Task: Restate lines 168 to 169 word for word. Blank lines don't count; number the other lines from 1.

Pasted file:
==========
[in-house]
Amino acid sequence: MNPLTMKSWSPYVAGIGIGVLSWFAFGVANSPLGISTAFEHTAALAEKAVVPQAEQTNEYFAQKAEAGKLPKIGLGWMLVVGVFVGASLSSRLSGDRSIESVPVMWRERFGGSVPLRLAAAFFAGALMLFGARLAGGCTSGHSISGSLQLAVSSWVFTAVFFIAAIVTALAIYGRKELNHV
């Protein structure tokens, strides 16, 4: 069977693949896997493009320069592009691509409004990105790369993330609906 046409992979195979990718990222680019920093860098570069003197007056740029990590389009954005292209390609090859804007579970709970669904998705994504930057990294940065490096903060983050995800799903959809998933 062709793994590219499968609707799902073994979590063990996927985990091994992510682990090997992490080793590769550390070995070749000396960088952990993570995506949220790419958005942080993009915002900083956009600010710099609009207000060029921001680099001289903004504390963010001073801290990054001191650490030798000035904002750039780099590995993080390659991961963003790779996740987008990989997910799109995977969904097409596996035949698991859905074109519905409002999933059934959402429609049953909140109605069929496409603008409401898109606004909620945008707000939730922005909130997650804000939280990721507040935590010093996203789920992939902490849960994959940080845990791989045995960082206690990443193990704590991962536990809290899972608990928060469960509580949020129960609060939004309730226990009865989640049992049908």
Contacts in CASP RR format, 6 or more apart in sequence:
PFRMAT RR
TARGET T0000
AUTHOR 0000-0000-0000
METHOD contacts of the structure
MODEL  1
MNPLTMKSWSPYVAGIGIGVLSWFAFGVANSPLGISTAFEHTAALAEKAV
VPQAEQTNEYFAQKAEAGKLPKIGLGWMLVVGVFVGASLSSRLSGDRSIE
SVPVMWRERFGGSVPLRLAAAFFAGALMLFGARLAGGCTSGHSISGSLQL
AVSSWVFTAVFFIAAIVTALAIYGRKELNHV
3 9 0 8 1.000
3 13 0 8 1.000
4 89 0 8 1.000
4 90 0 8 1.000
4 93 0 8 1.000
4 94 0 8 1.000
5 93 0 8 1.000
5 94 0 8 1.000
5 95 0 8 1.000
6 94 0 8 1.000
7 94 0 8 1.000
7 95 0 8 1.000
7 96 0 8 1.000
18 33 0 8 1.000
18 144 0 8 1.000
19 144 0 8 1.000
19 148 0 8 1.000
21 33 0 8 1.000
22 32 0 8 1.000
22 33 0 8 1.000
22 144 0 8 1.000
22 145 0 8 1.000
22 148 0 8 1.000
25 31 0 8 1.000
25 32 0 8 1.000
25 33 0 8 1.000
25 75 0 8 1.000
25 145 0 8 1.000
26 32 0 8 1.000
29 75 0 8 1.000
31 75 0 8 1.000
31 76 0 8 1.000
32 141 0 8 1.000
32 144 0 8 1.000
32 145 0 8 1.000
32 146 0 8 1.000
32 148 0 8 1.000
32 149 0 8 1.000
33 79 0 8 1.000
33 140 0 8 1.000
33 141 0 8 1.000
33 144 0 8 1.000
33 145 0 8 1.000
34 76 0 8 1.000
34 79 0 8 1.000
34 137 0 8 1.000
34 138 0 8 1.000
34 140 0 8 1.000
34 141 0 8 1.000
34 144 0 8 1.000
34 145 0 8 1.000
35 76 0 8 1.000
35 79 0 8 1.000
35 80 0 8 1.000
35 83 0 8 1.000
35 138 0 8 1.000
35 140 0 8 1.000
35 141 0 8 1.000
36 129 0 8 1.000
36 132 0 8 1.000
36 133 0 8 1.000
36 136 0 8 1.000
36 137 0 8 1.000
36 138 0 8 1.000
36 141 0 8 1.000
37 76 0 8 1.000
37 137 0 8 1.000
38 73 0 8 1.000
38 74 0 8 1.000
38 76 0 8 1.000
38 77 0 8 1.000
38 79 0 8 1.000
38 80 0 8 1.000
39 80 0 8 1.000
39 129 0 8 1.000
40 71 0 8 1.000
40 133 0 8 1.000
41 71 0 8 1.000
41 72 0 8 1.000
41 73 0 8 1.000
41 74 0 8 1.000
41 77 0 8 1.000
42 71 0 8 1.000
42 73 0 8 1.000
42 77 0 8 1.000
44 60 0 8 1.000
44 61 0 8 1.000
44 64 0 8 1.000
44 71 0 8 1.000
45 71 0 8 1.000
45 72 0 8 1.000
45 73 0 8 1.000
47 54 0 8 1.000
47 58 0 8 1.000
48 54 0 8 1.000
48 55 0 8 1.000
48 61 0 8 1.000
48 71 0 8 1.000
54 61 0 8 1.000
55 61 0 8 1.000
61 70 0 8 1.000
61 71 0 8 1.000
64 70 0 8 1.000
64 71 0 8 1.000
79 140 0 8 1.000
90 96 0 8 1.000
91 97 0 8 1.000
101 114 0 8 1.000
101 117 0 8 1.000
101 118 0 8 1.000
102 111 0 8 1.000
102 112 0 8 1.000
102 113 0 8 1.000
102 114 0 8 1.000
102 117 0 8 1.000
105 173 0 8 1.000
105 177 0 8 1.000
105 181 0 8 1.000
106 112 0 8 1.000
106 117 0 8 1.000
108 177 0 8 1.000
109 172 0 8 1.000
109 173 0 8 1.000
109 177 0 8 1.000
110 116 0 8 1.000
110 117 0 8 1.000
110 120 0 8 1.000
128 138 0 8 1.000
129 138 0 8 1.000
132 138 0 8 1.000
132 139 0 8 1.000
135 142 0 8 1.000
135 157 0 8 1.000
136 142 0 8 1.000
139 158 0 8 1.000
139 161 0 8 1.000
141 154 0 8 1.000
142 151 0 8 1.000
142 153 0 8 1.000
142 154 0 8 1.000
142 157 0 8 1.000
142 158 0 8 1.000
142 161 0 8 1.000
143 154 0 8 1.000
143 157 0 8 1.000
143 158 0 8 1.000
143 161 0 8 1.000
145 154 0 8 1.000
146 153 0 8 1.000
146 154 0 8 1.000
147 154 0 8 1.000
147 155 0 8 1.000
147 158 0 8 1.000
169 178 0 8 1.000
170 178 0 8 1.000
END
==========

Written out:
170 178 0 8 1.000
END